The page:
The most powerful, highest-paid agent in sports, Scott Boras, fittingly represents some of the most powerful, highest-paid players in Major League Baseball.
Five of those players — Max Scherzer, Zack Britton, Gerrit Cole, Marcus Semien and James Paxton — sat on the eight-man MLB Players Association executive committee that unanimously voted against the new collective bargaining agreement that ended baseball’s 99-day lockout on Thursday and will hopefully ensure labor peace through 2026.
In addition to Scherzer, Britton, Cole, Semien and Paxton, Jason Castro, Francisco Lindorm and Andrew Miller were part of the executive committee. Of the eight players, only Castro ($3.5 million) earned less than $12 million last year. To put that in perspective, the median salary was $1.15 million at the start of last season.
Joining the executive committee in voting against the deal were team player representatives for the Yankees, Mets, Astros and Cardinals. But, with the remaining 26 team player reps voting in favor of the deal, the overall player executive committee vote was 26-12 to approve.
“The deal pushes the game forward,” executive subcommittee member Cole said in a telephone interview with the Associated Press following the vote. “It addresses a lot of the things that the players in the game should be focused on: the competitive integrity aspect of it.”
So, why did Cole, ostensibly on the advice of his agent Boras, vote against the deal? Here’s the prevailing theory.
It appears Boras and his clients, as well as the reps for the Yanks, Mets, Cardinals and Astros, wanted a higher dollar amount for the Competitive Balance Tax, more commonly known as the luxury tax, to kick in. After a $20 million increase from 2021 to 2022 (the largest increase ever), the Competitive Balance Tax threshold now sits at $230 million for this season. A ballclub that carries a payroll above that threshold will be taxed on each dollar above that limit, and if that same club goes over that threshold in consecutive years the taxes and penalties become harsher. If that limit were higher, teams that can afford it would have the ability to spend more money on players without being penalized for it.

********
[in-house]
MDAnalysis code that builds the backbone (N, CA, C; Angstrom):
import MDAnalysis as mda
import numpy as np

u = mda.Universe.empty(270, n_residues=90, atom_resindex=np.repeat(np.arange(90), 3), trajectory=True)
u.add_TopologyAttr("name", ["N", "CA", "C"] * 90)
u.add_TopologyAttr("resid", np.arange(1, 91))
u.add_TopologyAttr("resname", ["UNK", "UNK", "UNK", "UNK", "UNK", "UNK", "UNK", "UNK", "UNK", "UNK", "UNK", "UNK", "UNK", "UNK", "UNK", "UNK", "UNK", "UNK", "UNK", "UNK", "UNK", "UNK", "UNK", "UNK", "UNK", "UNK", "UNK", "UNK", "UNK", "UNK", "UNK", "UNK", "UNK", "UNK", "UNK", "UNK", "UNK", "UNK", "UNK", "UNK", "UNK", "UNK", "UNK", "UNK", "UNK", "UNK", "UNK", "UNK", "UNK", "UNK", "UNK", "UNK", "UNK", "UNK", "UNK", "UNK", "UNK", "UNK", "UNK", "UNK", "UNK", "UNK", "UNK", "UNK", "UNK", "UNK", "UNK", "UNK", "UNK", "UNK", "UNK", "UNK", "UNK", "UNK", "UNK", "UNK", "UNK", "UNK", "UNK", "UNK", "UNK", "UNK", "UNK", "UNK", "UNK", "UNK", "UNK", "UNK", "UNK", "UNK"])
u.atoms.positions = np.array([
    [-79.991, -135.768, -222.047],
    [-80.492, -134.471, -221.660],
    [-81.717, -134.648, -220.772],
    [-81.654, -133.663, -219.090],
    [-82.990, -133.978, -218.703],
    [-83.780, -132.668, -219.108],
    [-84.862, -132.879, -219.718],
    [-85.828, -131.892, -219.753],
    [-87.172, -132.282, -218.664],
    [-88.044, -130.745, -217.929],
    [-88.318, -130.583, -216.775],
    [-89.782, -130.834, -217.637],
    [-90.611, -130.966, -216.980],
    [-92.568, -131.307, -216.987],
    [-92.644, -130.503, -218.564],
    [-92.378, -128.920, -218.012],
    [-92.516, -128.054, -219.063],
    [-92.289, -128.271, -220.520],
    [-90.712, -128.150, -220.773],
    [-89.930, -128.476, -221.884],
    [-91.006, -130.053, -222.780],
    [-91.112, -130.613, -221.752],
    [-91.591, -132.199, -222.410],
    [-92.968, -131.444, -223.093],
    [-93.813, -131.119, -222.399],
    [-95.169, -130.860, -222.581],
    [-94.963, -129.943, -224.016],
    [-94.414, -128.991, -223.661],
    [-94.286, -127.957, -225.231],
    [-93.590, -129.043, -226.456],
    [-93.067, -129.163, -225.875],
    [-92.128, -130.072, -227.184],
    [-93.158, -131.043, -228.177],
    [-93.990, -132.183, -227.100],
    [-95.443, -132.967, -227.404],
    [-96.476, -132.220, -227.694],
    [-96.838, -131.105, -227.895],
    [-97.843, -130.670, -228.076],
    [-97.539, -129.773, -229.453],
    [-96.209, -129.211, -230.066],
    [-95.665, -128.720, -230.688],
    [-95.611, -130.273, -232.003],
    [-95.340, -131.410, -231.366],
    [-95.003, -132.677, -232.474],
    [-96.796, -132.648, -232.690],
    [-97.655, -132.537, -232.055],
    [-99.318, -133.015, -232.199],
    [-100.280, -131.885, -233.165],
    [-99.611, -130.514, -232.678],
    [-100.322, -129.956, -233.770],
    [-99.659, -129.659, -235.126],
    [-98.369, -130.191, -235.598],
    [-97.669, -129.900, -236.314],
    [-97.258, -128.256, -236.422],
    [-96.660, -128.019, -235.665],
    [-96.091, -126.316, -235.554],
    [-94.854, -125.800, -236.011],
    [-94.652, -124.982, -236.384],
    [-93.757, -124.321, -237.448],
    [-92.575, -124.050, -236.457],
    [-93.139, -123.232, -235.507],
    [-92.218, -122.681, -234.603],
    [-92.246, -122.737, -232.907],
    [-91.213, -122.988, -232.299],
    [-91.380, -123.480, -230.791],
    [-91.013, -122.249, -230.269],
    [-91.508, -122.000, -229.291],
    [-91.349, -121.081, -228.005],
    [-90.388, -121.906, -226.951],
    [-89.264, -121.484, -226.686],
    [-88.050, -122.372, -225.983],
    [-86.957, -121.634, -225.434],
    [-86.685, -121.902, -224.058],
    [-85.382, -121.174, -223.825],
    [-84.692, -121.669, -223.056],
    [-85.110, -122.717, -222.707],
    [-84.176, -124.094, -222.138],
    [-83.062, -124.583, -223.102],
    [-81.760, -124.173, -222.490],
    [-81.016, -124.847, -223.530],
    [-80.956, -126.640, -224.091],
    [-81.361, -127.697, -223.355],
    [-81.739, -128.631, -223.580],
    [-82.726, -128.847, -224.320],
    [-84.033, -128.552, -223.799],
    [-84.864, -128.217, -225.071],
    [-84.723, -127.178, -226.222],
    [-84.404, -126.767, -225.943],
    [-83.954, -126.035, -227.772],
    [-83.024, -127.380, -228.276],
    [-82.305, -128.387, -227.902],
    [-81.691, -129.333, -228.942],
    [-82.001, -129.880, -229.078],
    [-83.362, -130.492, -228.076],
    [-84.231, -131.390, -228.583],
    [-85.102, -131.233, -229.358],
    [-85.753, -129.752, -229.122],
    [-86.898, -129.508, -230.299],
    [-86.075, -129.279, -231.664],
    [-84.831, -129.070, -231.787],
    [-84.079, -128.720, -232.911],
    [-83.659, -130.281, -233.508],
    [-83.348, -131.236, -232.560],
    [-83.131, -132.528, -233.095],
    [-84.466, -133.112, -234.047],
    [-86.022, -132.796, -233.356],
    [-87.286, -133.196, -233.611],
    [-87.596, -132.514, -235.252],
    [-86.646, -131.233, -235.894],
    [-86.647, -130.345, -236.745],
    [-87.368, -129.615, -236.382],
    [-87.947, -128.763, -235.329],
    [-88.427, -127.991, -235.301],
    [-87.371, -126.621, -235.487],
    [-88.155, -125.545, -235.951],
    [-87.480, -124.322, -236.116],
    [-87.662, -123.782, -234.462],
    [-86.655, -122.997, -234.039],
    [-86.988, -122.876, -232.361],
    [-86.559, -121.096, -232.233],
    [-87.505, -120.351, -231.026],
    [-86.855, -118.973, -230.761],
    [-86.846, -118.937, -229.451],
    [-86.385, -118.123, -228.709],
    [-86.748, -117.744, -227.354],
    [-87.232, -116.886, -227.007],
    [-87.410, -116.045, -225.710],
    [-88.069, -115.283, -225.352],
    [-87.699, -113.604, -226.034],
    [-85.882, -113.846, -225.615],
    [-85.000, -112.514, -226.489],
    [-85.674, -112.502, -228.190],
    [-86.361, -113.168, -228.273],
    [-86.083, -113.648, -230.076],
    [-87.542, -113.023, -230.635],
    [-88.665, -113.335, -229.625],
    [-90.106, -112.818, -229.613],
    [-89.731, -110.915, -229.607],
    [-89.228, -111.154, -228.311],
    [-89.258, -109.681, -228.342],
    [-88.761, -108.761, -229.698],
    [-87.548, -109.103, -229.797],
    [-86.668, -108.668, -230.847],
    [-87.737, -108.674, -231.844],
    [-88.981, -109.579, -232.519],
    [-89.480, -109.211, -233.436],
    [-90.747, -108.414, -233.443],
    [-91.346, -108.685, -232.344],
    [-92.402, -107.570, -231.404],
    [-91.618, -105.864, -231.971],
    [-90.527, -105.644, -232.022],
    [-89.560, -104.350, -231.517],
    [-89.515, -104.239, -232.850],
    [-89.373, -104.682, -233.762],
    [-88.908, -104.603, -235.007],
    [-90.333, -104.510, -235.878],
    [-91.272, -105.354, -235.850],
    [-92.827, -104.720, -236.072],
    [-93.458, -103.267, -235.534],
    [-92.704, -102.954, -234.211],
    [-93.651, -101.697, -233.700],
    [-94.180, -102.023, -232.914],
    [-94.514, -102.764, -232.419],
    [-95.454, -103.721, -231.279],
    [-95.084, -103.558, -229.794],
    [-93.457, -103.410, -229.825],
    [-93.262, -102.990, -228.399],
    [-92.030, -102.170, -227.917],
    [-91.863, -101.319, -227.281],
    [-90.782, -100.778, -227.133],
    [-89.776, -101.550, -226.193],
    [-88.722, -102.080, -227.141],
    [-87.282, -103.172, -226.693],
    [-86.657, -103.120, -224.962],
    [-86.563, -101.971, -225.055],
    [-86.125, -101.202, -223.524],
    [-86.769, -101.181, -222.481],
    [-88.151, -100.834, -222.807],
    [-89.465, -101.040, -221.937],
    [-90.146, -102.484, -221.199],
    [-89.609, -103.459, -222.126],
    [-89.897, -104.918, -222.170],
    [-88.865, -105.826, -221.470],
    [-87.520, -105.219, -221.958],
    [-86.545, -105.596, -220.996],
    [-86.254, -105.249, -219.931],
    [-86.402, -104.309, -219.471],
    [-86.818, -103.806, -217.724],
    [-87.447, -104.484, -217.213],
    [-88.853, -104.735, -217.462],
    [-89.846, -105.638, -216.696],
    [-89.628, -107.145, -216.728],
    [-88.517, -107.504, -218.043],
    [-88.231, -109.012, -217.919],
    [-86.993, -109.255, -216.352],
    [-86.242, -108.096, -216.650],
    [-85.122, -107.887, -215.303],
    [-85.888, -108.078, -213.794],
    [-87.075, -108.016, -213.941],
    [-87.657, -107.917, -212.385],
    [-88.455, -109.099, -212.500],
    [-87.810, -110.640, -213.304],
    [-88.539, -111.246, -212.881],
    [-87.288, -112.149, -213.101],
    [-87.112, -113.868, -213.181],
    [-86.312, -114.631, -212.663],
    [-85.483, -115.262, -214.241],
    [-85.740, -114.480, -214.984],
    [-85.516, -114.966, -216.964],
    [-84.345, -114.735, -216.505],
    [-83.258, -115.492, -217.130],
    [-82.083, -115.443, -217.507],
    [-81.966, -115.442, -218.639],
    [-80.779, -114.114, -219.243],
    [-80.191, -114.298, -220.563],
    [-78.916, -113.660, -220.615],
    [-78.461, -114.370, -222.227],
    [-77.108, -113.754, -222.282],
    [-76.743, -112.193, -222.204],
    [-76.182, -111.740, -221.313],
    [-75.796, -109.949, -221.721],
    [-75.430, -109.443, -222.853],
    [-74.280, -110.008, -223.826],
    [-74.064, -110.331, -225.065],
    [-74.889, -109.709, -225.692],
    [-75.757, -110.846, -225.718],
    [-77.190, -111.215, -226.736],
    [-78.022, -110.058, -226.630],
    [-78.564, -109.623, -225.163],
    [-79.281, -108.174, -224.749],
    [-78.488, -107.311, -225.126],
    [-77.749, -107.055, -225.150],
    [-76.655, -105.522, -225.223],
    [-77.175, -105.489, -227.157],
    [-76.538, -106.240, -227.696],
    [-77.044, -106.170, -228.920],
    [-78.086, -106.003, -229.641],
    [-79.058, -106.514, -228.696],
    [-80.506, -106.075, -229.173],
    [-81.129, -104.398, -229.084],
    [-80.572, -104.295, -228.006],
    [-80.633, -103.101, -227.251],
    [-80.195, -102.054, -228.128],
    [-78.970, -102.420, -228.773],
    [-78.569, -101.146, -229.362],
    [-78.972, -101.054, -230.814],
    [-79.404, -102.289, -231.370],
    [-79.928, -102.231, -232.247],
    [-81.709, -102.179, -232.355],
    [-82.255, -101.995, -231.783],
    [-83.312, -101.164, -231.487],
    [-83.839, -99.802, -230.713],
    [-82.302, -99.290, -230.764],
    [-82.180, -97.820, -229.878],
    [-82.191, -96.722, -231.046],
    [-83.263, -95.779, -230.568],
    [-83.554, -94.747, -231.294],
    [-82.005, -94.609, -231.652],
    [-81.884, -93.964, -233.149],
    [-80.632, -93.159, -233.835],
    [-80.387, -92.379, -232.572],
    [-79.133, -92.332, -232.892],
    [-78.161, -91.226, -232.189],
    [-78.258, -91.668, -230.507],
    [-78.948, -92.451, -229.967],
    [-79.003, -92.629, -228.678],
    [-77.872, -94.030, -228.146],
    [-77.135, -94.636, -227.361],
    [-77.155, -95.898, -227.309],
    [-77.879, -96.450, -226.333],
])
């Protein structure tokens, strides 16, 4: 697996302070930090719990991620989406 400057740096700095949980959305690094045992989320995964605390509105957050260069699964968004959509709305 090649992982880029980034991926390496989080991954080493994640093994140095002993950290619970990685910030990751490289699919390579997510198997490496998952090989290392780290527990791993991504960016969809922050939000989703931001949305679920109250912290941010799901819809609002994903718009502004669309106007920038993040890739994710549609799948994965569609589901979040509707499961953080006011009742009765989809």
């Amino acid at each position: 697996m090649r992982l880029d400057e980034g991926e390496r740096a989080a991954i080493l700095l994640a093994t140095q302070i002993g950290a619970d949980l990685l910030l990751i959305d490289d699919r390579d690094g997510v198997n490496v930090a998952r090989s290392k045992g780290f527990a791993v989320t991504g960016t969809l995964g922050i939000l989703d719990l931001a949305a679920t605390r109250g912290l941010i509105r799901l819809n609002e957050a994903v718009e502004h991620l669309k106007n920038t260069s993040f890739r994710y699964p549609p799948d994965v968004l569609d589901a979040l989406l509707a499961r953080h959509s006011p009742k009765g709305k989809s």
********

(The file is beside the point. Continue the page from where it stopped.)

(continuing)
Theoretically, the trickle-down effect of that would be more available money for Boras’s most desired free agents and therefore more money for Boras. For teams that can afford to go over the tax like the Mets and Yankees, it would also mean more good players on the field and an even larger advantage over mid-market teams lacking huge budgets.
Ultimately, the dissension in the ranks didn’t matter and a deal got done. But, as Buster Olney points out for ESPN, having someone who may not have the interests of middle- and lower-class players in mind exert so much influence over league-wide labor negotiations could be a problem moving forward.
“Historically, it’s the owners who have had a Haves Vs. Have Nots problem,” Olney writes. “Moving forward, factions within the union will have a similar fight — including discussions about whether the best interests of all of the players are served by having so many members of the leadership group represented by one agent. In this round of negotiations, Scott Boras’ clients made up the majority of the players making the big decisions, and we saw a hint of potential discourse to come reflected in the final vote: Although the eight-person executive committee voted down the deal unanimously, the players rep voted for it, 26-4. Players and agents could look to change that dynamic in the years ahead, to push for the high volume of union members who comprise the rank-and-file.”